The campaign for the Democratic nomination for the U.S. Senate from Virginia, a campaign in which religion is suddenly playing an important role, will reach a crucial point at noon today when thousands of party members gather at "mass meetings" in every city and county to choose delegates to the June 9-10 nominating convention.
Party officials said yesterday that none of the eight candidates is likely to emerge from the local meetings with a commanding lead. Although former state attorney general Andrew P. Miller and State Sen. Clive L. DuVal II of Fairfax County are generally considered to be the front runners, when the votes are tallied today neither is expected to be within easy reach of the 1,398 votes needed to win the nomination.
Because of the close race, increasing attention has been focused during the past week on G. Conoly Phillips, a Norfolk City Council member and car dealer who is a born-again Christian running his senate campaign as a "ministry unto the Lord."
Conoly Phillips has been conspicuously successful in the last weeks of the campaign in inspiring Christian supporters to prefile as delegates committed to his candidacy. Many campaign officials now believe that he may come out of the mass meetings with 200 or more delegates pledged to vote for him in the nominating convention at Williamburg.
Few Virginians expect him to be the nominee, but many believe that his delegates will vote as he directs at the convention and will possibly be in a position to put Miller, DuVal or one of the other candidates over a majority count after the first ballot.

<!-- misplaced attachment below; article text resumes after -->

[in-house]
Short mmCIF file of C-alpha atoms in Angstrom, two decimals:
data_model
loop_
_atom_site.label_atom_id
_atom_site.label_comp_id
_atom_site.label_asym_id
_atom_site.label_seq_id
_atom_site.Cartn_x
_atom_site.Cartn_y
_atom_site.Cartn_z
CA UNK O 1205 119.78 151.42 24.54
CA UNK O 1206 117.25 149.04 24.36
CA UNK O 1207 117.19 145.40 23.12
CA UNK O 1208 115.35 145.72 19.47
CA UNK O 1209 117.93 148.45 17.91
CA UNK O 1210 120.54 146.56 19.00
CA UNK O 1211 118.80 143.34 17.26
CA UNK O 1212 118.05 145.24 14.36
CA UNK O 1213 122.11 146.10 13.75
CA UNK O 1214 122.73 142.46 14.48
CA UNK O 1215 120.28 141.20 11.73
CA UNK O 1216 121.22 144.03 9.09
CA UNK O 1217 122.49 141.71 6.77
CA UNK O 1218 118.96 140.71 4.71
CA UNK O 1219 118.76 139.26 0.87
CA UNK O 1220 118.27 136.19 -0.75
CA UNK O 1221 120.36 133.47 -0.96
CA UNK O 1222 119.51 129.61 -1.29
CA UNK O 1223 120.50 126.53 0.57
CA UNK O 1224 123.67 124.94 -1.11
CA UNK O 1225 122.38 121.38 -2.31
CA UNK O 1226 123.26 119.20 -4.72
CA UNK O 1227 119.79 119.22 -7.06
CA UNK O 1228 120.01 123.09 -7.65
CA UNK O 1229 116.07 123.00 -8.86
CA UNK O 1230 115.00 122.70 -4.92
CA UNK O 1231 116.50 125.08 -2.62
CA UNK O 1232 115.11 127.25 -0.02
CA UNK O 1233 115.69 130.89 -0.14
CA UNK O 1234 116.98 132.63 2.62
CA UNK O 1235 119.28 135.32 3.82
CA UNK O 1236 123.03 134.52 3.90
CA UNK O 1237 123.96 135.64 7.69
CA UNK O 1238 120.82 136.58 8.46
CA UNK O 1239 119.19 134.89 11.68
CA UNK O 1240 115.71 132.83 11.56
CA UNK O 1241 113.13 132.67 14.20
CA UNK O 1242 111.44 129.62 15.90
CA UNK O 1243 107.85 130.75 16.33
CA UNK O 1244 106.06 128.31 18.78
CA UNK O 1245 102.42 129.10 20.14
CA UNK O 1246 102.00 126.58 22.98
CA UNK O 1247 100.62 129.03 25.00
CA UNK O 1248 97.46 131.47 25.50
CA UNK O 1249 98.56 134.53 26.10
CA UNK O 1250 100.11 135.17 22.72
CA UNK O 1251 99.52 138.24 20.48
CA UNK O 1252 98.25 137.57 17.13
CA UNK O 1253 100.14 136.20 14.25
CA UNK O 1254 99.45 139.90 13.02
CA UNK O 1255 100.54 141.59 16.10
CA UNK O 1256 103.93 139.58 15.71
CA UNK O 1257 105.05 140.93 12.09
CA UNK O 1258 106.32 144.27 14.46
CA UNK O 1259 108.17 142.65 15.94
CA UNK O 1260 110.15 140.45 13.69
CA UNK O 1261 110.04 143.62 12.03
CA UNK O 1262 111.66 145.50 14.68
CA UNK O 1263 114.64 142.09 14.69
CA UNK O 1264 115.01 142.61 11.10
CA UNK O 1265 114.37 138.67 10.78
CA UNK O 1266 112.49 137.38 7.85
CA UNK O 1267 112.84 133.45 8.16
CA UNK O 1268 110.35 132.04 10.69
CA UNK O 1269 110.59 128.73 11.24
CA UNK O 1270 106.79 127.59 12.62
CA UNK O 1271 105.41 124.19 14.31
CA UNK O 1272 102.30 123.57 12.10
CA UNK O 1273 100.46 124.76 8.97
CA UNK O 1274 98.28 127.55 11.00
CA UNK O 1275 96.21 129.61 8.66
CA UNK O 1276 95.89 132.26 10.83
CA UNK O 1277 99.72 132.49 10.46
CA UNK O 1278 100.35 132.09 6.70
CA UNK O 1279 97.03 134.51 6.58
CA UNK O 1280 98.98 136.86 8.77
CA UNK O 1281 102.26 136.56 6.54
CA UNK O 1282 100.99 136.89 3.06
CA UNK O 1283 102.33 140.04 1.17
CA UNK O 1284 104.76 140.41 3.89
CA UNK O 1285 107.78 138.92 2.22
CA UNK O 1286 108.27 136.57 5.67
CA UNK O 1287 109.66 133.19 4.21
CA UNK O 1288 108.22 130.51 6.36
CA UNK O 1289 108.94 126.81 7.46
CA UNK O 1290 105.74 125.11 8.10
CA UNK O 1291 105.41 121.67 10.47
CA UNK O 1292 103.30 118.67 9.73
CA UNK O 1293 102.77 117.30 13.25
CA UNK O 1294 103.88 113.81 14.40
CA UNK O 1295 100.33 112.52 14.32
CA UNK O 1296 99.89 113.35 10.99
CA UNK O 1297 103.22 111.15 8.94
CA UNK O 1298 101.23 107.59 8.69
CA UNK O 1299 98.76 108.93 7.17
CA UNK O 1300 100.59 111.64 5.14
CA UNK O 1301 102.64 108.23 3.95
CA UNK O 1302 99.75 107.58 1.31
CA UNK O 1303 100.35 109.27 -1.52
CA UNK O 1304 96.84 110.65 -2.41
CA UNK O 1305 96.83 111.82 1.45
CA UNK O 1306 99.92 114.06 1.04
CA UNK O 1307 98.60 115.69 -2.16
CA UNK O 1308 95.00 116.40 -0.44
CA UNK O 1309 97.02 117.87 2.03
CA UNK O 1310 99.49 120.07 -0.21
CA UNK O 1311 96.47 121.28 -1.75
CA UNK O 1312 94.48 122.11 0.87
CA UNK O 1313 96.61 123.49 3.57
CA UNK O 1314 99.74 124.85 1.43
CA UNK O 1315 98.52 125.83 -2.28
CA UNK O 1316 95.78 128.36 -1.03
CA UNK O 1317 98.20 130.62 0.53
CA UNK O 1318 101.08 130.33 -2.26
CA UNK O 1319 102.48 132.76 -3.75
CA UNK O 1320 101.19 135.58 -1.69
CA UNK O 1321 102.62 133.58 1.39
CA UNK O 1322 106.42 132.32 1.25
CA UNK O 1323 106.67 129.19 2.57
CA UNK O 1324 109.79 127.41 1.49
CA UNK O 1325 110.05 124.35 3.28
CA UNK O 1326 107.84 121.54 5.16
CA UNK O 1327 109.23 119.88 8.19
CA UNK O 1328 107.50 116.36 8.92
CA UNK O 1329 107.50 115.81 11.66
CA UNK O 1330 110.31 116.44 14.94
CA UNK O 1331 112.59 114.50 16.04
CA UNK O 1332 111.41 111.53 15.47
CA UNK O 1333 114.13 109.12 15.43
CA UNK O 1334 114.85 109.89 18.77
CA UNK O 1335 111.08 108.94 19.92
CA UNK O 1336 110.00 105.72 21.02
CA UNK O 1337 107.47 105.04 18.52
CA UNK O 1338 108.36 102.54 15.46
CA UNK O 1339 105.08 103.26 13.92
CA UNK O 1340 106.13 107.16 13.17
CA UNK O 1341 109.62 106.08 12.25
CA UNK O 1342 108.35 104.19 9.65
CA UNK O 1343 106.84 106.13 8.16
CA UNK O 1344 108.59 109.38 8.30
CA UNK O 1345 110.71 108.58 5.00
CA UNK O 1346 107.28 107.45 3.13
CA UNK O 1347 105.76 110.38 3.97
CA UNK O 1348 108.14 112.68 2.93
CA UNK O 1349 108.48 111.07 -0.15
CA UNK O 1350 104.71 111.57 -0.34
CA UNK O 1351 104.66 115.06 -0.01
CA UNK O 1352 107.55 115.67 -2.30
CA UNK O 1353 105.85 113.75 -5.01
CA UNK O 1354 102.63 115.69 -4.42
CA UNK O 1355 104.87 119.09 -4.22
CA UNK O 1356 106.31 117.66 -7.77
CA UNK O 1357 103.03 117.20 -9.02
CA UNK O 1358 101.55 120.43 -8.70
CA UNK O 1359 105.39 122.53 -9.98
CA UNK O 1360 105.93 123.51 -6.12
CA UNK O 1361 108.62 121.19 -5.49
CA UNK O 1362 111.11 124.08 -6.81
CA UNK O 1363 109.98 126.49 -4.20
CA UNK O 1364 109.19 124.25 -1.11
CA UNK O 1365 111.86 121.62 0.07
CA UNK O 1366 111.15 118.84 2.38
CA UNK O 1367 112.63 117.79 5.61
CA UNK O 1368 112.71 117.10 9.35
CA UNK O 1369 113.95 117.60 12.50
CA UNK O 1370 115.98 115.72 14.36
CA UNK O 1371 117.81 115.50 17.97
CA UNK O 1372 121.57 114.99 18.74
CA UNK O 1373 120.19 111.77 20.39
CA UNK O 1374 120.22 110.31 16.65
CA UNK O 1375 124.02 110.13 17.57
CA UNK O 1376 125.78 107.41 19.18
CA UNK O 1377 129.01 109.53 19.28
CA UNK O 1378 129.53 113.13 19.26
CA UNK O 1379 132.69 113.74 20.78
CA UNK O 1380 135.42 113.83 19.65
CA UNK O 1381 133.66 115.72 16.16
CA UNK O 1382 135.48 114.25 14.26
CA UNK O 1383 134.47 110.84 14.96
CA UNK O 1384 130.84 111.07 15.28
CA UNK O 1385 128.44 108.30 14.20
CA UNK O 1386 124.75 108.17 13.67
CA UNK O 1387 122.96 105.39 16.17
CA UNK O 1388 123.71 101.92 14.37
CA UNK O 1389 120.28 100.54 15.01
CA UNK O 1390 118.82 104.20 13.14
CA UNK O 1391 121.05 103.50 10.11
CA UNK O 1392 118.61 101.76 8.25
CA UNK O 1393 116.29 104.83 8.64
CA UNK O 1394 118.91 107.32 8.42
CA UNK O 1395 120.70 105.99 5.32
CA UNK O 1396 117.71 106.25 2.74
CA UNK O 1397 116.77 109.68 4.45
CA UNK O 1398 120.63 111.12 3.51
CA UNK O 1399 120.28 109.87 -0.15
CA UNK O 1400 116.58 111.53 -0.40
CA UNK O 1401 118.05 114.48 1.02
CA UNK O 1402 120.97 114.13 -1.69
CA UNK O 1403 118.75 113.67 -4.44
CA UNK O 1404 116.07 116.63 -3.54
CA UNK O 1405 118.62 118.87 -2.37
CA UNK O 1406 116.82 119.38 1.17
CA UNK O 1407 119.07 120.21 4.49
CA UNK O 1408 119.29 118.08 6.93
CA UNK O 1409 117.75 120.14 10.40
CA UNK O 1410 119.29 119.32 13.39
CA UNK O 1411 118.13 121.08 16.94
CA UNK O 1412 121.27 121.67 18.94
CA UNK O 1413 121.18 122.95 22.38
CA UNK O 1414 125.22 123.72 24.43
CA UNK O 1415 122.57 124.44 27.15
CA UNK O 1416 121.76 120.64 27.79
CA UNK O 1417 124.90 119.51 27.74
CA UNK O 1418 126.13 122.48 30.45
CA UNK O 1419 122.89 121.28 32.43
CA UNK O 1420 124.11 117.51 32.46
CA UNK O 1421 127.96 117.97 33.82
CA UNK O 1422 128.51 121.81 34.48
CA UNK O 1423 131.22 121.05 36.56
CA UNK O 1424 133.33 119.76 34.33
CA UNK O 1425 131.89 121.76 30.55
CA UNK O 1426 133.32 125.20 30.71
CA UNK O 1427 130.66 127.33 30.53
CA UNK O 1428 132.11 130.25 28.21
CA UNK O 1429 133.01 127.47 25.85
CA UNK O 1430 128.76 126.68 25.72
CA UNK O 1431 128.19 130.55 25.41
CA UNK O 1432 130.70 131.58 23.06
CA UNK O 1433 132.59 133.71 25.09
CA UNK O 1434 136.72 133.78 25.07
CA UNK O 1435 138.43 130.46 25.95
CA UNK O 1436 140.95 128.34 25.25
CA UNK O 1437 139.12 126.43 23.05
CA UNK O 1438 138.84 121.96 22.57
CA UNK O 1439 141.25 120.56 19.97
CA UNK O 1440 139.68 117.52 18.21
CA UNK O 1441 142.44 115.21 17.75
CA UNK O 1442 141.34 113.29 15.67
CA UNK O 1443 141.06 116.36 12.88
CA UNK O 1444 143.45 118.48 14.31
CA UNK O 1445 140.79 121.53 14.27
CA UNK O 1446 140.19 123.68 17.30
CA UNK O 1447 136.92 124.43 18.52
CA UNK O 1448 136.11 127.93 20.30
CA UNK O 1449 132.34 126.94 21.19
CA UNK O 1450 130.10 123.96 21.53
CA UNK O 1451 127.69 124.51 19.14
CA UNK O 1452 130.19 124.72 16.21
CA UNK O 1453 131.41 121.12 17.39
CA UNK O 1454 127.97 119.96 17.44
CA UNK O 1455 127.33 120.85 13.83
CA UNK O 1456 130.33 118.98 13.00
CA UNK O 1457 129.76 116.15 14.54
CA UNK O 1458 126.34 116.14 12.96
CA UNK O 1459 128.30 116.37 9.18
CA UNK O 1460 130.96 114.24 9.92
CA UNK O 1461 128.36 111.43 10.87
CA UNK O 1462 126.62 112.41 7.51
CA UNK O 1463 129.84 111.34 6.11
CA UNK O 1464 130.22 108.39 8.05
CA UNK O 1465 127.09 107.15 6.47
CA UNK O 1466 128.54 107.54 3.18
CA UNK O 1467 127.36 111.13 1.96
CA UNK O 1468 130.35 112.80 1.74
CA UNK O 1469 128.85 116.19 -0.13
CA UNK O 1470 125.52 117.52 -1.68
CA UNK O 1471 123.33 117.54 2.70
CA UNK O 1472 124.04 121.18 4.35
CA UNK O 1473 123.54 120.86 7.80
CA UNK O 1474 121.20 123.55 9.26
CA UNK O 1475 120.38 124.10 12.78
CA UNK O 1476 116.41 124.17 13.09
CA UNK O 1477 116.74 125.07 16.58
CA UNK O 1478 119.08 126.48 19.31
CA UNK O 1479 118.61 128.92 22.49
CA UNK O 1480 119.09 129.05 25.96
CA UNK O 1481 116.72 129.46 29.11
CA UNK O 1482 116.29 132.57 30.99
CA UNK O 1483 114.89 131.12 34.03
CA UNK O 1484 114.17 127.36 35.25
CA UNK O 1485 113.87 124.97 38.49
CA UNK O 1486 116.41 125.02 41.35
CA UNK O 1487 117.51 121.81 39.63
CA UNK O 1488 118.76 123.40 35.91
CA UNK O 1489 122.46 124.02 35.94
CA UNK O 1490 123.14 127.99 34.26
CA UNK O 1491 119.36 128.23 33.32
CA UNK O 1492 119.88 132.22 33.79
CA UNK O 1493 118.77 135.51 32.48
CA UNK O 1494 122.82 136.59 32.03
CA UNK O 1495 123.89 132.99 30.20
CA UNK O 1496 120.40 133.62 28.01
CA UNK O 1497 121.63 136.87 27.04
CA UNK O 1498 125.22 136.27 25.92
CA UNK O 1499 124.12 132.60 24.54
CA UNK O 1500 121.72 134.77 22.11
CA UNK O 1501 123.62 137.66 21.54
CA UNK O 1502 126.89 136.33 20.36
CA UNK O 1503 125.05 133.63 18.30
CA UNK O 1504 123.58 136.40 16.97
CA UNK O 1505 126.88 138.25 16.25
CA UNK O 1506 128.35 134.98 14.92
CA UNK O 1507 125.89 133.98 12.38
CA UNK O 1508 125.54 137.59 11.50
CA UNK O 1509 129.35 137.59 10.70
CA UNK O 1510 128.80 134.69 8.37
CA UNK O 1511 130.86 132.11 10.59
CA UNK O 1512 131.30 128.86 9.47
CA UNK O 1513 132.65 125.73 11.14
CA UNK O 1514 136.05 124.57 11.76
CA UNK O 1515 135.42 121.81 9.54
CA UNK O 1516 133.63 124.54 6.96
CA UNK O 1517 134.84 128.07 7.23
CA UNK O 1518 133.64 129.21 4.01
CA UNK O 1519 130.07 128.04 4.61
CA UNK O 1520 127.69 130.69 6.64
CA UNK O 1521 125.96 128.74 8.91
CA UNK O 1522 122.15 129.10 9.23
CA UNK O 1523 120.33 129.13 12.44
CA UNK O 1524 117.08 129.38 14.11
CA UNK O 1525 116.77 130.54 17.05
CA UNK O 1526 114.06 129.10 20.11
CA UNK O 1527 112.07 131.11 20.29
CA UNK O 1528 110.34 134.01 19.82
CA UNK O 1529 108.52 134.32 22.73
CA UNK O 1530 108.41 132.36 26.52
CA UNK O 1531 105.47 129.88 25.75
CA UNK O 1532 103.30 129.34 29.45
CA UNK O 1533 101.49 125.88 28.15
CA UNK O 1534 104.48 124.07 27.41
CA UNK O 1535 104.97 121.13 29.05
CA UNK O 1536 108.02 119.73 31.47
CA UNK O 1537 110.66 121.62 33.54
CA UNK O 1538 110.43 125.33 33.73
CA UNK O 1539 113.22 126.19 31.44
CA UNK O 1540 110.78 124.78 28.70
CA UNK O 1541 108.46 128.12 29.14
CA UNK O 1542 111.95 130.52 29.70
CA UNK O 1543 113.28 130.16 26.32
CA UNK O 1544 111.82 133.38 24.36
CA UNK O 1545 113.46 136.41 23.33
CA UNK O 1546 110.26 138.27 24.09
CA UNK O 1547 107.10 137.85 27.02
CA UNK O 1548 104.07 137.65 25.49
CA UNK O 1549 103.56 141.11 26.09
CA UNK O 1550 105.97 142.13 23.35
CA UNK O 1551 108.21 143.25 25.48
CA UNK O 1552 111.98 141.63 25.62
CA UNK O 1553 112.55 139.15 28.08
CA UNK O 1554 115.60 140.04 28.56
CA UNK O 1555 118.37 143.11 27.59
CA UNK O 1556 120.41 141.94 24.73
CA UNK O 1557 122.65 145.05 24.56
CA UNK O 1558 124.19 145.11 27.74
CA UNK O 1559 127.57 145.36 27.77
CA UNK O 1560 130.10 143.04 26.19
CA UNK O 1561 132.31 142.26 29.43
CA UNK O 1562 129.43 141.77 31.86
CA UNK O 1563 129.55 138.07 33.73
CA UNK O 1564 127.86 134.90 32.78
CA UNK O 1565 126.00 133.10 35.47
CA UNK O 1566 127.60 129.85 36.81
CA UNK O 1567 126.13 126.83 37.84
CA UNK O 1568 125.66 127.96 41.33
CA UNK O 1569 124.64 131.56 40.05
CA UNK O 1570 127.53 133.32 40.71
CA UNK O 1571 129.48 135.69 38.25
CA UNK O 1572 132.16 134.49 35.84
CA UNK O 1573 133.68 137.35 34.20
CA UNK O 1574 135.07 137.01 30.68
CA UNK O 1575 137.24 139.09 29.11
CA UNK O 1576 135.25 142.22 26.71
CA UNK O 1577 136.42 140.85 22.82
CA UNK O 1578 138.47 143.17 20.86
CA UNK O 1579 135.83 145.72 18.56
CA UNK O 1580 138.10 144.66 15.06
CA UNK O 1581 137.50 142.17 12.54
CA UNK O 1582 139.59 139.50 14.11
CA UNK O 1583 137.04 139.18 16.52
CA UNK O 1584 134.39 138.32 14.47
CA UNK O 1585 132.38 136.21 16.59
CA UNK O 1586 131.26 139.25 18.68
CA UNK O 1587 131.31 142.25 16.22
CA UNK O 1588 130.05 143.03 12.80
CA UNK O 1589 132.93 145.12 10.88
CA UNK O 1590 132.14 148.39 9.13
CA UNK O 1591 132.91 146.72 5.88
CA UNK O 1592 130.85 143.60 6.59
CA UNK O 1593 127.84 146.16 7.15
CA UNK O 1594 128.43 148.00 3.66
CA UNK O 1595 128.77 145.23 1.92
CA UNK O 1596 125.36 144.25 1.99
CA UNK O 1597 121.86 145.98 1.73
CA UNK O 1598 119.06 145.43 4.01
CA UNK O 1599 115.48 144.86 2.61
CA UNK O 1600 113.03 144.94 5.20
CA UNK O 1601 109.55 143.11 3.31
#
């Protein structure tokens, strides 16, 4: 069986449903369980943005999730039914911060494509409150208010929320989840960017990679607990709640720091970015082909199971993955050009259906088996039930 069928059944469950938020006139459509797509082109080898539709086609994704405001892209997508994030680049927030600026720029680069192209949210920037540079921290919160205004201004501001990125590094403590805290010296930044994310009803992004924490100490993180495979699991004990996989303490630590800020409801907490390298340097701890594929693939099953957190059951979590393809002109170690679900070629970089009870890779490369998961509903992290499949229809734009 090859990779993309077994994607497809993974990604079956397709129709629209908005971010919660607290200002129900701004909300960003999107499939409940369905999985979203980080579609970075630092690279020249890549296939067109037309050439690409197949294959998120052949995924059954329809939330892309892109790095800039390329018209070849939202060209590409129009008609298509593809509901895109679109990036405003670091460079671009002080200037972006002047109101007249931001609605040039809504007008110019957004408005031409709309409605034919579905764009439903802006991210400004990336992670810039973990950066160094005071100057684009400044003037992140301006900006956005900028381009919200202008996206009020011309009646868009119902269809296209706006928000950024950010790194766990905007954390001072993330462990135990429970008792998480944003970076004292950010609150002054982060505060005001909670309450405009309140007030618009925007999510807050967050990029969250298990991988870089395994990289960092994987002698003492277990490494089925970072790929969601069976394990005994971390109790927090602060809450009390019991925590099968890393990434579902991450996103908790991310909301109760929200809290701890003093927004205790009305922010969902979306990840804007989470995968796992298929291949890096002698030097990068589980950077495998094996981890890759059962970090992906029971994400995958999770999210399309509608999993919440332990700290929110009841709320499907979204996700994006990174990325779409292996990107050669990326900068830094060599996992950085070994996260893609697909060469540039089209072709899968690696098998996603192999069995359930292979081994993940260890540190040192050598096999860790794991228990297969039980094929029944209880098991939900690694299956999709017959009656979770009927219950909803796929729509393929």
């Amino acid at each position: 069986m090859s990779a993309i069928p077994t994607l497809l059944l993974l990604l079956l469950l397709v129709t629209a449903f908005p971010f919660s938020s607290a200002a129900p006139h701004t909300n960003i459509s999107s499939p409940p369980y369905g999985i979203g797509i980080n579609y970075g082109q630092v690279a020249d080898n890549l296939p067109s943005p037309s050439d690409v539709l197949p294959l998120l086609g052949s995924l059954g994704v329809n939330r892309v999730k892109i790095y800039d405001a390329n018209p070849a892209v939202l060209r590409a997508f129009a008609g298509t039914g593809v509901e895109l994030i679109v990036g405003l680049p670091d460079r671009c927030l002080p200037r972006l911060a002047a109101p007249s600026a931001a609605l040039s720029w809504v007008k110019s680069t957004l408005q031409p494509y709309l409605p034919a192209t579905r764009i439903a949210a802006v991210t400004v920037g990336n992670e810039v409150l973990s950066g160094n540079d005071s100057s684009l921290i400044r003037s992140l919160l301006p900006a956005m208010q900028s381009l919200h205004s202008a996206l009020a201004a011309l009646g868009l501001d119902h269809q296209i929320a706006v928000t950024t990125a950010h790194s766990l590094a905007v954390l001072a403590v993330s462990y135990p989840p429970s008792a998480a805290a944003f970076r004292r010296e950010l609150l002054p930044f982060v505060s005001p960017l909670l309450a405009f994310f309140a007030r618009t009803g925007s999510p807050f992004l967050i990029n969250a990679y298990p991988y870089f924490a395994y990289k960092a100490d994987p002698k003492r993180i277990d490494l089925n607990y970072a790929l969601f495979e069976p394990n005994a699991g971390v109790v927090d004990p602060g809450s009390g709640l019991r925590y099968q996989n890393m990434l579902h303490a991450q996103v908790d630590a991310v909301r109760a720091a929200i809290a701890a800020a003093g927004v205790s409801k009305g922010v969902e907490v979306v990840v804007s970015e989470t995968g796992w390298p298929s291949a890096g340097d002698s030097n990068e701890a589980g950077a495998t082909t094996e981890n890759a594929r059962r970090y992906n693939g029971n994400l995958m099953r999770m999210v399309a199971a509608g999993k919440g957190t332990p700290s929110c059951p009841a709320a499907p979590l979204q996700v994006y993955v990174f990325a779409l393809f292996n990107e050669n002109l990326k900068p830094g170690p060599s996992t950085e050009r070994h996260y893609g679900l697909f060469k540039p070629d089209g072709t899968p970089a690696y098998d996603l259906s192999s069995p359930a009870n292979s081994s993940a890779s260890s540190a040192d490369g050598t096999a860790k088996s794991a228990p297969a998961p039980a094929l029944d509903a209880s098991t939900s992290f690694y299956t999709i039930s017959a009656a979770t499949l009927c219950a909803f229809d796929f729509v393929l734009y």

Other candidates in the race are former state delegate Carrington Williams of Fairfax County, former Fairfax supervisor Rufus Phillips, state Sen. Hunter B. Andrews of Hampton, former chairman of the Fairfax supervisors Fred Babson, and Flora Crater, a Falls Church feminist and 1973 independent candidate for lieutenant governor.
Today's meetings are open to any registered voter who will promise to support the Democratic nominee in the general election next Nov. 7.
The delegate selection process is fairly simple. Those attending the meetings will be given a chance to assemble into caucuses, supporting one of the candidates or in another caucus favoring uncommitted delegates.
If any caucus numbers less than 20 percent of those attending the entire mass meeting, its members will be given one chance to join the caucus of another candidate or the uncommitted caucus, if it numbers more than 20 percent of the total.
Then each caucus will be alloted a percentage of the city or county delegates in proportion to its representation at the meeting. For example, if half of those at a meeting join the uncommitted caucus, half of the delegates chosen will be uncommitted.
Each caucus will be allowed to elect its delegates from a list of those who prefiled. If no one prefiled or if a caucus is entitled to more than the prefiled number of delegates, then additional delegates can be nominated and elected at the meeting.
Committed delegates will be bound to vote for the candidate of their choice for only one ballot at the state convention. After the first ballot, they will be free to vote for any other candidate.